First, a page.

"There is no way to understand making, other than going through the process of making," writes Anders Brix, Head of Studies for Architecture, Design and Industrial Form at the Royal Danish Academy of Fine Arts. To that end, a class of fourth-year students led by associate professor Nicolai de Gier were tasked with making chairs. Lots of them. Specifically, each student would have to physically make one chair every week, for the duration of the five-week course.
What we love about this is the gradual way the assignments were unfolded—for example Week 1 they could use only slats to build a chair, Week 2 they could use slats and plywood, Week 3 was only plywood, and so on—and the great variety produced within these gradual steps.
Writes de Gier,There can be many approaches to designing a chair. Typically students start out by making sketches, drawings and models before making final full-scale prototypes. Usually the period of time spent on the small-scale explorations expand to leave only a limited and flustered period of time to develop full-scale pieces. Many of the limitations of the design are not actually encountered until the full-scale chair is constructed. In recognition of these concerns, we were very interested to explore possibilities to speed up and intensify the design and realization process. For us, it was extremely important to have some physical material at 1:1 scale to inform a series of ongoing discussions in the studio, to improve the skills in the workshops and to develop a synthesis between the material, the tectonics, and the form of the chair.We decided to make an experiment and asked ourselves if it was possible to make one chair per week? It was our hunch that this could set up a productive rhythm of investigation and experimentation concentrated around the act of making.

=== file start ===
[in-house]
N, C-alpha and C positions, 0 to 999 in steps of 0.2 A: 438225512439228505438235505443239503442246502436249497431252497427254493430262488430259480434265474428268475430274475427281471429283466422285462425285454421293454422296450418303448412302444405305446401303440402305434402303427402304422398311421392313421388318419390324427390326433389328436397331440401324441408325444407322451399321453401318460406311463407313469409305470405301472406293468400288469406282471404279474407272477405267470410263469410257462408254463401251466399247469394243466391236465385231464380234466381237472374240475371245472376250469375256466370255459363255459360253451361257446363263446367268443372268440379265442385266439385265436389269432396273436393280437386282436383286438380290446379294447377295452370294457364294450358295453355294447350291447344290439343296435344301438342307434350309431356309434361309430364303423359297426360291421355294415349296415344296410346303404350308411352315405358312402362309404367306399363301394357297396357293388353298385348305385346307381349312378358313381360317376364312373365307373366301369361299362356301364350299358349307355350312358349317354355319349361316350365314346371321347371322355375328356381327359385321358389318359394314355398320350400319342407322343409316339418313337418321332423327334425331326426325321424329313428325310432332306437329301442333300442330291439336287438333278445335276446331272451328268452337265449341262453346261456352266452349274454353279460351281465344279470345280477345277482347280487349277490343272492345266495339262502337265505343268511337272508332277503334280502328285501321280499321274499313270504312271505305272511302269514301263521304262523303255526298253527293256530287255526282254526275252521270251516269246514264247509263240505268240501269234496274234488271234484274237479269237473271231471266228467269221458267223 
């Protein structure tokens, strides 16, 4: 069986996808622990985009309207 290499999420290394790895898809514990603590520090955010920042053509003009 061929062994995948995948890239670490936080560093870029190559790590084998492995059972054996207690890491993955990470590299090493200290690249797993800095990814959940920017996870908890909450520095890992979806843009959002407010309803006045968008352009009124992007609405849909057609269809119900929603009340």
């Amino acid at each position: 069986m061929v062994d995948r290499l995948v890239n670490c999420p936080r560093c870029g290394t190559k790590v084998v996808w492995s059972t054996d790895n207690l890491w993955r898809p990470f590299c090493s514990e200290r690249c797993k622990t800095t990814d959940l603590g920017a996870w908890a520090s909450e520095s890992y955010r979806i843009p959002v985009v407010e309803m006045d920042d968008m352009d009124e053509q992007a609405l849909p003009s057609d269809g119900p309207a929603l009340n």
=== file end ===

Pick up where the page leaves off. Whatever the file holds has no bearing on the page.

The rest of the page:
The end tally was 78 chairs total, so while some students apparently came up short, I think it's safe to call the experiment a success.